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It seems like CCD 41 is being reported a lot for DES observations in dad_dr2 (I haven't checked other observations). I did a few spot checks, and sometimes the ra_obs, dec_obs coordinates were not contained in CCD 41. It looks like 199/203 observations are listed as CCD 41. Example query below:

select * from dad_dr2.movobs o, dad_dr2.movds d where d.dataset = o.dataset and d.pi = 'Frieman' and o.ccd = 41
asked Mar 11 by kadrlica (200 points) | 60 views

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Hi Alex,

I am not a member of the Data Lab team and was not aware of this help mechanism.  As a publisher in the DL I assume this would eventually come to me.  This behavior came as a surprise to me and I first verified it in my master copy.  After wracking my brains about this I realized the CCD field is spurious for any dataset that begins with MOV.  I’ve used various methods as I’ve tried to exploit the DECam archive for serendipitous asteroid detections.  The MOV class of datasets was done by making single images of the DECam field (from the archived stacks I think) and then doing the difference detection on that.  In this case there is no info about the CCD but the part that converts detections into database records ends up with something that is meaningless.  This is also why the x/y fields are generally large numbers (i.e. not within 2048x4096).

In principle you should be able to do the inverse of what you mention:  given an ra and dec and observation invert to CCD coordinates.  However, I know that would not be generally easy.

I can try a help you with your goals if you want since the number from DES data is relatively small.  Do you want cutouts or something like that?  I could probably also create something that would do the inverse mapping so you could get CCD + coordinates.

Thanks for pointing this problem out.

Yours, Frank

answered Mar 12 by Frank Valdes
selected Mar 12 by kadrlica
Hi Frank,

I was using your catalog to prepare a tutorial on asteroid detection, and I just needed to identify the exposures containing asteroids. Your catalog was great for this, and I just wanted to point out this "feature" that I found.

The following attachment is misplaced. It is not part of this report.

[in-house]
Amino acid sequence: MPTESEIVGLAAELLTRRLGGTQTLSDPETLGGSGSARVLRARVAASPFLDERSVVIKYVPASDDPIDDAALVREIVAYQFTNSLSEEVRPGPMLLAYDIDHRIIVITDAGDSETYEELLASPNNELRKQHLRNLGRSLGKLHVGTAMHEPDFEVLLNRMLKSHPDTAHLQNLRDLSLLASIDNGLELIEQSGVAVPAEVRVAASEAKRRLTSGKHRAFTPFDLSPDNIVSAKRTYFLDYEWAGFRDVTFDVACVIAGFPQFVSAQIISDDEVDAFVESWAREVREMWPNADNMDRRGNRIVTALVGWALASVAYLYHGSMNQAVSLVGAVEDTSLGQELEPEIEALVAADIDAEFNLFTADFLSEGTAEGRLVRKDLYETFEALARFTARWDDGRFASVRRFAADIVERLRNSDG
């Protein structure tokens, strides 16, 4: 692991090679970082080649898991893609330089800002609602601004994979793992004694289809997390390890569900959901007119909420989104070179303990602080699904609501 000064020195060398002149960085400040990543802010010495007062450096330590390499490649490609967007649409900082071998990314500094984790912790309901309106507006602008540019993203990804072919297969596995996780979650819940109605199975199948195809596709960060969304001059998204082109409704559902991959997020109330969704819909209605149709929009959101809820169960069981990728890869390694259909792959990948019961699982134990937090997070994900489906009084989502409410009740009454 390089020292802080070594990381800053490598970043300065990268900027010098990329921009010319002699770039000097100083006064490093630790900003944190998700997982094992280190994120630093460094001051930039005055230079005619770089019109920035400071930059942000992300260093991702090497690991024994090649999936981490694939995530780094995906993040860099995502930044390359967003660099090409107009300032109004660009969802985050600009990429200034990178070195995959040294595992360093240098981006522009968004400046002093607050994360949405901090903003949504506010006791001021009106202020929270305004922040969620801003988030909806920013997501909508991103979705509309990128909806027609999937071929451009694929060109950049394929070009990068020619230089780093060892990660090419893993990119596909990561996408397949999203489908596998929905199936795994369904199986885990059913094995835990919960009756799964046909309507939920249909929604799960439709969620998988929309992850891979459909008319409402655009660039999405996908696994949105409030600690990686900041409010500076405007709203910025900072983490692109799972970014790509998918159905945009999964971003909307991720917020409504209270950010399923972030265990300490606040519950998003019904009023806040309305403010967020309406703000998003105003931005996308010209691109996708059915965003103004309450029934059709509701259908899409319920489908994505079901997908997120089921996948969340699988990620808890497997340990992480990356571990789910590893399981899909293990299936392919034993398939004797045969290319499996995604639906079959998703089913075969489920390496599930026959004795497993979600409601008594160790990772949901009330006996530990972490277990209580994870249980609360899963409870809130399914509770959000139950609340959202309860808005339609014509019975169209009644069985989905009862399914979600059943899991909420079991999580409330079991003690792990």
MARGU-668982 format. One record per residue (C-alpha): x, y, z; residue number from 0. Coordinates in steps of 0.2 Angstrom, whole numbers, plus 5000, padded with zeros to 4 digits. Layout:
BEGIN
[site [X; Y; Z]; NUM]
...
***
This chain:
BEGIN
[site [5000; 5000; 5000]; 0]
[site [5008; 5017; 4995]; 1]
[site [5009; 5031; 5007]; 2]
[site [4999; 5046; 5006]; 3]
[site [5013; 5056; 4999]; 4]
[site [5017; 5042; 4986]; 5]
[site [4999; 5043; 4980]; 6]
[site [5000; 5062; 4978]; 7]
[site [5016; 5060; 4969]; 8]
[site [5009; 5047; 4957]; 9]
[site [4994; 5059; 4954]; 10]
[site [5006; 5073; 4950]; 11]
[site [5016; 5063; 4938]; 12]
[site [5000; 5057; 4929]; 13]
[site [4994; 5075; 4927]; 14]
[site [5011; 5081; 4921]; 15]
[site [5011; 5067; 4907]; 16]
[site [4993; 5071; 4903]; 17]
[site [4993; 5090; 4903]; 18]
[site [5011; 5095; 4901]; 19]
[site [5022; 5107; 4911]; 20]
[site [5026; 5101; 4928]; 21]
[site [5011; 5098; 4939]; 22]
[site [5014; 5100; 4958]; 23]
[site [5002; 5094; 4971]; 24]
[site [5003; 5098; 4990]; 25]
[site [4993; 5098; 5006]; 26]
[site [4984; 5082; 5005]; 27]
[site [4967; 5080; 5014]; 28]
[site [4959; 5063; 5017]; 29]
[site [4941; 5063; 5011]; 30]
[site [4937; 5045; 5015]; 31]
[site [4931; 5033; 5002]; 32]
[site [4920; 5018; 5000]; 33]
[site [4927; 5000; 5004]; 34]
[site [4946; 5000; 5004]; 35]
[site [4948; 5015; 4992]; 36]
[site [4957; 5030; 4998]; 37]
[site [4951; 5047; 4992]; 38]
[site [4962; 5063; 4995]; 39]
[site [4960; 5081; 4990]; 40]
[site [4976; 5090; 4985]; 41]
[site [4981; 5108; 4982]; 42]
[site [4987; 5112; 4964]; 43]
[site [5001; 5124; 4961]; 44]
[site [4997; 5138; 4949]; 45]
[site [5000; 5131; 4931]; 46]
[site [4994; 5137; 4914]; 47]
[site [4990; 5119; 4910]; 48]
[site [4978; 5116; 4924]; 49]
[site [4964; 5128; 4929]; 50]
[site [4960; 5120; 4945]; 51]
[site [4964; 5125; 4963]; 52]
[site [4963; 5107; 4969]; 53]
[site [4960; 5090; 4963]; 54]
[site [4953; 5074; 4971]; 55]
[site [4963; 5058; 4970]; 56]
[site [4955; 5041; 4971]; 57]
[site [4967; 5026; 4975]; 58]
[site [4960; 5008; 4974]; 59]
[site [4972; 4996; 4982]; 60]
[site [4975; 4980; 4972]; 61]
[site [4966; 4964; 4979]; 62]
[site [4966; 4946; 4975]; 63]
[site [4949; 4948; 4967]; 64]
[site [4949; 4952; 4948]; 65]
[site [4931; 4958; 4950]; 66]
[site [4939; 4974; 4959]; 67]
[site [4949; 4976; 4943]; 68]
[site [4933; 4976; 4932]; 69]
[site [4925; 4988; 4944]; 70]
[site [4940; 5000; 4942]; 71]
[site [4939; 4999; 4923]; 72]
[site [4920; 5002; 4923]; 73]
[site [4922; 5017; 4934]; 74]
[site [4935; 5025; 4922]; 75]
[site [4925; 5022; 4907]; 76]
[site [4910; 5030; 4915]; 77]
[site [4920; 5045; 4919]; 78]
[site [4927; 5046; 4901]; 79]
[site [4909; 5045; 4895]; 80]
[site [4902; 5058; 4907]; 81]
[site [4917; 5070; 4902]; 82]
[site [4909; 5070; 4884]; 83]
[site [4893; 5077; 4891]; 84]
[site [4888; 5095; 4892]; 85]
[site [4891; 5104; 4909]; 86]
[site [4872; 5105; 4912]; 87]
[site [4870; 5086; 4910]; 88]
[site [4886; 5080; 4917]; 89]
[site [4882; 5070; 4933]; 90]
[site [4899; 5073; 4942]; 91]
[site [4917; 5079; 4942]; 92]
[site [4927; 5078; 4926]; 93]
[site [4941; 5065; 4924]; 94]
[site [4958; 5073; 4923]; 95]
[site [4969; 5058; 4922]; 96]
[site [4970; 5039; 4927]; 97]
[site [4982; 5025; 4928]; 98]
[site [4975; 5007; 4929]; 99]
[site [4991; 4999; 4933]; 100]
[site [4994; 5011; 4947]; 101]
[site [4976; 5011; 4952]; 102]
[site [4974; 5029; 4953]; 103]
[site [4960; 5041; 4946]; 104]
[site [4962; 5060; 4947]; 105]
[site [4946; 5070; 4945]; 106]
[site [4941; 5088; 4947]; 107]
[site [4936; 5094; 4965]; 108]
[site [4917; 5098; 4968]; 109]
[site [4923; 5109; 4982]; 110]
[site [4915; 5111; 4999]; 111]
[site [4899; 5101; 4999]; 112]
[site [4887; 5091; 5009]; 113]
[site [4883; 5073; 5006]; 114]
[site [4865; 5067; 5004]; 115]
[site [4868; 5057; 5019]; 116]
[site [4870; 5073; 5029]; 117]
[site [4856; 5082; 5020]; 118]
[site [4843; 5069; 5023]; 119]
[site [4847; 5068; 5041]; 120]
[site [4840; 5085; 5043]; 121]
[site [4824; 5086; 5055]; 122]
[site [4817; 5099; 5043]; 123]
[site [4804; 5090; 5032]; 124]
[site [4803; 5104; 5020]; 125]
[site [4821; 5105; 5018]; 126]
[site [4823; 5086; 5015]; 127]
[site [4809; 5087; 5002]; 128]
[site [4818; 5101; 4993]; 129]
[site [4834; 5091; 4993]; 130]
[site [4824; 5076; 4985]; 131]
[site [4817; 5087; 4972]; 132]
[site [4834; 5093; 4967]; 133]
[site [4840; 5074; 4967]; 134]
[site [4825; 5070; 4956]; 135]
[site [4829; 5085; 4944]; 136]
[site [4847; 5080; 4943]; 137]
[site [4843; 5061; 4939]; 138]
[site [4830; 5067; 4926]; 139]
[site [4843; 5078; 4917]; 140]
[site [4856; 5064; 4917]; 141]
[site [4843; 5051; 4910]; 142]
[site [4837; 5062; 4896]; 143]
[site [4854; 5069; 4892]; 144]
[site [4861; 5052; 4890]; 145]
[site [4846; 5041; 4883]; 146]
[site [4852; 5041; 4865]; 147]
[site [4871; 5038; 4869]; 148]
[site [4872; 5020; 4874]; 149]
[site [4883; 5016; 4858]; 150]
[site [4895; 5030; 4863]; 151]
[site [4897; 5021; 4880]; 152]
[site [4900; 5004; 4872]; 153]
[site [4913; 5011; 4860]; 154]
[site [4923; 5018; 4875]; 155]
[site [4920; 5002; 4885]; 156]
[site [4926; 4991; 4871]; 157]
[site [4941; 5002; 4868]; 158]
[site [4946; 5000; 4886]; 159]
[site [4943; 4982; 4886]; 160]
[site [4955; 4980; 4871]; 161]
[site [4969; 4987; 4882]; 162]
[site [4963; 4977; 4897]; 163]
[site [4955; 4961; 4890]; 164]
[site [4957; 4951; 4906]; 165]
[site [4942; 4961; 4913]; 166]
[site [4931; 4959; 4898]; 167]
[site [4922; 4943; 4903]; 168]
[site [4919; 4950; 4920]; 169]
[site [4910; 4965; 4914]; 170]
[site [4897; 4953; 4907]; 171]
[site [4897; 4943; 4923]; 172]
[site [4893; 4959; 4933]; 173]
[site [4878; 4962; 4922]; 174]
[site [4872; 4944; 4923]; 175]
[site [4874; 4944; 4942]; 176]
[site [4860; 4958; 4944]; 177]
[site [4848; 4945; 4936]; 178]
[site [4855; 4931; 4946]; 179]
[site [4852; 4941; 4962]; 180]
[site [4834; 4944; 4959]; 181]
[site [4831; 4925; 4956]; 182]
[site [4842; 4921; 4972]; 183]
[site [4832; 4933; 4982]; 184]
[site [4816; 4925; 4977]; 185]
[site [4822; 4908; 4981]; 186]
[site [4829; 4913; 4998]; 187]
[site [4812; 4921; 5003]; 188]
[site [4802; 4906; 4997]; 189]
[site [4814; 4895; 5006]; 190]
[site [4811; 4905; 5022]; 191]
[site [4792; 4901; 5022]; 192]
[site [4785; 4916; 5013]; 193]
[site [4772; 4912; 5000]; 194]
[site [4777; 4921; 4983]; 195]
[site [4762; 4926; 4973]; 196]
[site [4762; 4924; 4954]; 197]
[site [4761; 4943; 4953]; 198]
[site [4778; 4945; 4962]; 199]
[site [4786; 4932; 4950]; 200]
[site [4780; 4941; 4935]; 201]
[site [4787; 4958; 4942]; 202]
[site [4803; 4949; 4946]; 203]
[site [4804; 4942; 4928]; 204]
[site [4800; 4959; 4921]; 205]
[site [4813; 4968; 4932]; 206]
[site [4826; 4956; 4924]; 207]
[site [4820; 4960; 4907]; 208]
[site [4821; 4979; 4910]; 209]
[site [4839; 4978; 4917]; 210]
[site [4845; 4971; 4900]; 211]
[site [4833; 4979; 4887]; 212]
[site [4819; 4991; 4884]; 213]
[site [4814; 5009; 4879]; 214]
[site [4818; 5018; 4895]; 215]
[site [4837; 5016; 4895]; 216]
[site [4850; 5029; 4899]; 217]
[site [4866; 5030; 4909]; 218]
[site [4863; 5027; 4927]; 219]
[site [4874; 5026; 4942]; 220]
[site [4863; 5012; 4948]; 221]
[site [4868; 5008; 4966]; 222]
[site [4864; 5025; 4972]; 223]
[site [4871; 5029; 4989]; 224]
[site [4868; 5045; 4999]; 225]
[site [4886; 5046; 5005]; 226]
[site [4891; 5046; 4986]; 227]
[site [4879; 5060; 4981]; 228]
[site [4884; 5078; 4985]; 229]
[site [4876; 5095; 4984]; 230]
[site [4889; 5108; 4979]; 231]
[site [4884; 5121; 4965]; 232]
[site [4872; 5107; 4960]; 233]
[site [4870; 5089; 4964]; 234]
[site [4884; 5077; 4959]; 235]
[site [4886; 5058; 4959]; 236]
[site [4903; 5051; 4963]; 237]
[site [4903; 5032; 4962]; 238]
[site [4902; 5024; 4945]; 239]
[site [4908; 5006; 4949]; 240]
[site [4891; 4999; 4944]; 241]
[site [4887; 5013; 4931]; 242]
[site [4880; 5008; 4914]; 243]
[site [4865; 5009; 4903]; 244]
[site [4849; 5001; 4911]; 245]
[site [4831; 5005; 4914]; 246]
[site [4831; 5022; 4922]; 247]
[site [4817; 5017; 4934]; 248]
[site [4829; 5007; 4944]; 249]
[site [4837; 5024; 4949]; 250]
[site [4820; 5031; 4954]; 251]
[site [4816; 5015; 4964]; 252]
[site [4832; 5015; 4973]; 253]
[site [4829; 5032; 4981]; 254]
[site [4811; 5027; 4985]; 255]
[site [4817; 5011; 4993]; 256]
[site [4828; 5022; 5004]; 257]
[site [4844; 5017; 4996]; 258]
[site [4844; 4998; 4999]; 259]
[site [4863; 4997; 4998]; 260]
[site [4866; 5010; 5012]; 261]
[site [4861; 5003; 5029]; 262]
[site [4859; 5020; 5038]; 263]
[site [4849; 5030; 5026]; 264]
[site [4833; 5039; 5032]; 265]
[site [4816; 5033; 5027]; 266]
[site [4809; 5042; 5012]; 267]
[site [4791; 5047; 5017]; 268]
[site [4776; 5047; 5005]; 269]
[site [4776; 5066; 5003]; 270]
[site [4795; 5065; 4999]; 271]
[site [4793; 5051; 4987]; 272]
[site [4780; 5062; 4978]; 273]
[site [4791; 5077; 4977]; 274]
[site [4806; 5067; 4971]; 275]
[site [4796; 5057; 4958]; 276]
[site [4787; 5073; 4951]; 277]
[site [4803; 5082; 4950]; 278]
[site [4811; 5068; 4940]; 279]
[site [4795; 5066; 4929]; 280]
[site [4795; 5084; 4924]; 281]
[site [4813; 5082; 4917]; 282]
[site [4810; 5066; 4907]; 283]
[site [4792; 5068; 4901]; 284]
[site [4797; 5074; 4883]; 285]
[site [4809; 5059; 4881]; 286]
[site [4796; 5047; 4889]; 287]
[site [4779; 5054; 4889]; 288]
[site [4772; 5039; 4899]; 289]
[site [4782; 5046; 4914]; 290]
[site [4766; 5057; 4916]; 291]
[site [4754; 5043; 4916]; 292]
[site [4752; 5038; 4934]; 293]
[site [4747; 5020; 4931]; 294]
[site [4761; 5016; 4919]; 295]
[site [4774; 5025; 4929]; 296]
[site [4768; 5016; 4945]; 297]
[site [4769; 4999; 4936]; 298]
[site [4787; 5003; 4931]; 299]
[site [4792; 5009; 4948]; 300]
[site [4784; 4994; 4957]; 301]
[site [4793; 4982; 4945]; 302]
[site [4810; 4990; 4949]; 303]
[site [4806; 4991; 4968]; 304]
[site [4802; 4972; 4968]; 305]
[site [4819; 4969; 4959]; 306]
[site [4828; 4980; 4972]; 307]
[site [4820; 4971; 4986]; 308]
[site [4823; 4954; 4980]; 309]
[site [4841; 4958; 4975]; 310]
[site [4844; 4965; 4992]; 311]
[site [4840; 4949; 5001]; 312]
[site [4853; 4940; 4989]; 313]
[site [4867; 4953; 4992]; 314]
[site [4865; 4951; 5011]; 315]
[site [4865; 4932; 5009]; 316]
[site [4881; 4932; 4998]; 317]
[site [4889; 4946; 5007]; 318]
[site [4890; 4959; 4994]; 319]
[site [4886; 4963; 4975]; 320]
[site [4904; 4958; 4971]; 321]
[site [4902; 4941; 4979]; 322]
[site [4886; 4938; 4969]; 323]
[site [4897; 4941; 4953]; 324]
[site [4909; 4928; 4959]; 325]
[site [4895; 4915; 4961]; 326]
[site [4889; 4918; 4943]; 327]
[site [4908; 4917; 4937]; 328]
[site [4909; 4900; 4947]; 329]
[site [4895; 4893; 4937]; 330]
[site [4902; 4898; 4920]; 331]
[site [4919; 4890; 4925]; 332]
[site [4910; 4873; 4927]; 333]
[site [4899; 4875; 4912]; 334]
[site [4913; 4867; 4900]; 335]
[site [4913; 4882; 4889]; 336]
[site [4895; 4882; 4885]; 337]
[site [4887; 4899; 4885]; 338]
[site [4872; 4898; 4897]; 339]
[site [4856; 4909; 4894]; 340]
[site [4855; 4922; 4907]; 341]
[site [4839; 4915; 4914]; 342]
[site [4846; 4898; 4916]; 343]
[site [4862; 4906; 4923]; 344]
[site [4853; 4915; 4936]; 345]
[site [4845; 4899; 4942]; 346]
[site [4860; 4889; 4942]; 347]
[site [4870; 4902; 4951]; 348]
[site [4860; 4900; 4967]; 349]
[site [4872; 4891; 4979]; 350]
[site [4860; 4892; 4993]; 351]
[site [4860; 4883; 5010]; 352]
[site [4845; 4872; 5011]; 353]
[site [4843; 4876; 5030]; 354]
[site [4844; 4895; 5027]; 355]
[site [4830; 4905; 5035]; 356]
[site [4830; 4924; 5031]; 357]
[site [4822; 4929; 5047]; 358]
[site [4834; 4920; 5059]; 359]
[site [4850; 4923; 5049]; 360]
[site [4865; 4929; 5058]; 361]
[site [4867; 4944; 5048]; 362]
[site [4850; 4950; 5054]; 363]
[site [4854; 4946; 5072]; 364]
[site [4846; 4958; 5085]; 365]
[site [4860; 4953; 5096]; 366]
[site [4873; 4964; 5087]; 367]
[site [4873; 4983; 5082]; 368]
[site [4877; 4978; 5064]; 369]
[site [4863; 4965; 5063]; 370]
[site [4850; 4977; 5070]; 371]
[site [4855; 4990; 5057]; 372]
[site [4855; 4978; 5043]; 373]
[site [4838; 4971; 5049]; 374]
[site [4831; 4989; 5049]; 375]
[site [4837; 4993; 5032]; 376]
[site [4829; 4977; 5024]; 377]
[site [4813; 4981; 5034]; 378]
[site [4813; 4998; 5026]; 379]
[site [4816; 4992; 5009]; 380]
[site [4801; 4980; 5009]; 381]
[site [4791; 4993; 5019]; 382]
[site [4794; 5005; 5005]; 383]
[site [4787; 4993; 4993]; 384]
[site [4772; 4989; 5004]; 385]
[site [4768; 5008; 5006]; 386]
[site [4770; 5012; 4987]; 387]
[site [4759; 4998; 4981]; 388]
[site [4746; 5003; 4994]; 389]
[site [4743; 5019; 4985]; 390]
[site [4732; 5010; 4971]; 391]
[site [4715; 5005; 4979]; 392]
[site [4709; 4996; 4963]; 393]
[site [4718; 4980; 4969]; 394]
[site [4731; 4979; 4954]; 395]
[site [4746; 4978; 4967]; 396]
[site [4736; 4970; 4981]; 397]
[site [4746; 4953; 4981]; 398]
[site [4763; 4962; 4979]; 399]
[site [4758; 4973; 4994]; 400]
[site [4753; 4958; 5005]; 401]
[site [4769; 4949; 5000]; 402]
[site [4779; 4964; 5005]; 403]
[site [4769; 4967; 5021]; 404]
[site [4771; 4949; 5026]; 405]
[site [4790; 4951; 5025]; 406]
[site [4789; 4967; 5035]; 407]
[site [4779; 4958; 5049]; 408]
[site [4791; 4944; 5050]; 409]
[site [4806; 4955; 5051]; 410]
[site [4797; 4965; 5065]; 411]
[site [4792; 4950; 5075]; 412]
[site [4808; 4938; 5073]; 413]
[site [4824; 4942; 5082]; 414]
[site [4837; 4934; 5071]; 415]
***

Best,
Alex
I post this here because these tutorials might be useful to others.  Frank

Hi Alex,

Yes I totally agree that the database can be a really good teaching tool.  I used this in a tutorial for advanced high school students (Teen Astronomy Cafe).  You might find the attached links useful.  These depend only on two available tools - aladin and topcat.

TAC Part 1: http://dec01.tuc.noao.edu/NHPPS_DATA/Allen/doc/TAC1802/Part1.html
TAC Part 2: http://dec01.tuc.noao.edu/NHPPS_DATA/Allen/doc/TAC1802/Part2.html

Yours,
Frank

On Mar 12, 2019, at 9:14 PM, Alex Drlica-Wagner <kadrlica@gmail.com> wrote:

Hi Frank,

I was actually preparing a short tutorial on asteroid detection using
catalogs from the DES single-epoch supernova visits. I was just using
your asteroid catalog to "cheat" and choose exposures where I knew the
students would be able to find bright-ish asteroids. Your catalog  has
already proven very successful for this (much easier that trying to
find Planet 9...).

I don't think I need any help from your side, I just wanted to make
sure you were aware of this "feature". I had also noticed the large
x/y values, but I assumed they could be relative to CRPIX rather than
the single CCD, though your answer makes more sense.

Best,
Alex
I posted the wrong links (internal vs. external).  The correct links are:

TAC Part 1: https://www.noao.edu/noao/staff/fvaldes/TAC1802/Part1.html
TAC Part 2: https://www.noao.edu/noao/staff/fvaldes/TAC1802/Part2.html

Frank

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